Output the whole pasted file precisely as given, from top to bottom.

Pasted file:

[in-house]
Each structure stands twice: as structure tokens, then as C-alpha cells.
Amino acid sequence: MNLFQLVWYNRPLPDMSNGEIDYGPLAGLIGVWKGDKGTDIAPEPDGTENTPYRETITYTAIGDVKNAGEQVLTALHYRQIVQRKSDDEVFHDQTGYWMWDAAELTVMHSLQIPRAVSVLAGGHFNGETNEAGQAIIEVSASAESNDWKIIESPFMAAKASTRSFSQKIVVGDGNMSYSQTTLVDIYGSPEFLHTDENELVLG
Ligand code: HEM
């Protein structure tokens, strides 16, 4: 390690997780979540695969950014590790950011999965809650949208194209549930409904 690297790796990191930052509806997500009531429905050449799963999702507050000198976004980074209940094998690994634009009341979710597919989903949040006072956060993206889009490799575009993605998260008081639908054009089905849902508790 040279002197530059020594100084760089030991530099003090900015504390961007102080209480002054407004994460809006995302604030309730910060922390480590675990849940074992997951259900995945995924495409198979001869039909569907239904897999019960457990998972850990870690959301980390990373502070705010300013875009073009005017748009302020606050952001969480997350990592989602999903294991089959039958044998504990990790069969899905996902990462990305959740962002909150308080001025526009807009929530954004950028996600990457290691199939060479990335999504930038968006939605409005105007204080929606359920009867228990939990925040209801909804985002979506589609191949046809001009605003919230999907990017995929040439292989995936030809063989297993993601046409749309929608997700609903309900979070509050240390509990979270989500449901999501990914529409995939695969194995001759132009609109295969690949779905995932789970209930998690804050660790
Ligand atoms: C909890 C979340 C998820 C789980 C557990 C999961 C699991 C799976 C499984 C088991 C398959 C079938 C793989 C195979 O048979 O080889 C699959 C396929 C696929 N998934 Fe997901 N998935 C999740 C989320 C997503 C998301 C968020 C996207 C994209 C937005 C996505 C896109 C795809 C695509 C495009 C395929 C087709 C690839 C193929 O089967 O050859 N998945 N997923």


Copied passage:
[in-house]
Each structure stands twice: as structure tokens, then as C-alpha cells.
Amino acid sequence: MNLFQLVWYNRPLPDMSNGEIDYGPLAGLIGVWKGDKGTDIAPEPDGTENTPYRETITYTAIGDVKNAGEQVLTALHYRQIVQRKSDDEVFHDQTGYWMWDAAELTVMHSLQIPRAVSVLAGGHFNGETNEAGQAIIEVSASAESNDWKIIESPFMAAKASTRSFSQKIVVGDGNMSYSQTTLVDIYGSPEFLHTDENELVLG
Ligand code: HEM
């Protein structure tokens, strides 16, 4: 390690997780979540695969950014590790950011999965809650949208194209549930409904 690297790796990191930052509806997500009531429905050449799963999702507050000198976004980074209940094998690994634009009341979710597919989903949040006072956060993206889009490799575009993605998260008081639908054009089905849902508790 040279002197530059020594100084760089030991530099003090900015504390961007102080209480002054407004994460809006995302604030309730910060922390480590675990849940074992997951259900995945995924495409198979001869039909569907239904897999019960457990998972850990870690959301980390990373502070705010300013875009073009005017748009302020606050952001969480997350990592989602999903294991089959039958044998504990990790069969899905996902990462990305959740962002909150308080001025526009807009929530954004950028996600990457290691199939060479990335999504930038968006939605409005105007204080929606359920009867228990939990925040209801909804985002979506589609191949046809001009605003919230999907990017995929040439292989995936030809063989297993993601046409749309929608997700609903309900979070509050240390509990979270989500449901999501990914529409995939695969194995001759132009609109295969690949779905995932789970209930998690804050660790
Ligand atoms: C909890 C979340 C998820 C789980 C557990 C999961 C699991 C799976 C499984 C088991 C398959 C079938 C793989 C195979 O048979 O080889 C699959 C396929 C696929 N998934 Fe997901 N998935 C999740 C989320 C997503 C998301 C968020 C996207 C994209 C937005 C996505 C896109 C795809 C695509 C495009 C395929 C087709 C690839 C193929 O089967 O050859 N998945 N997923």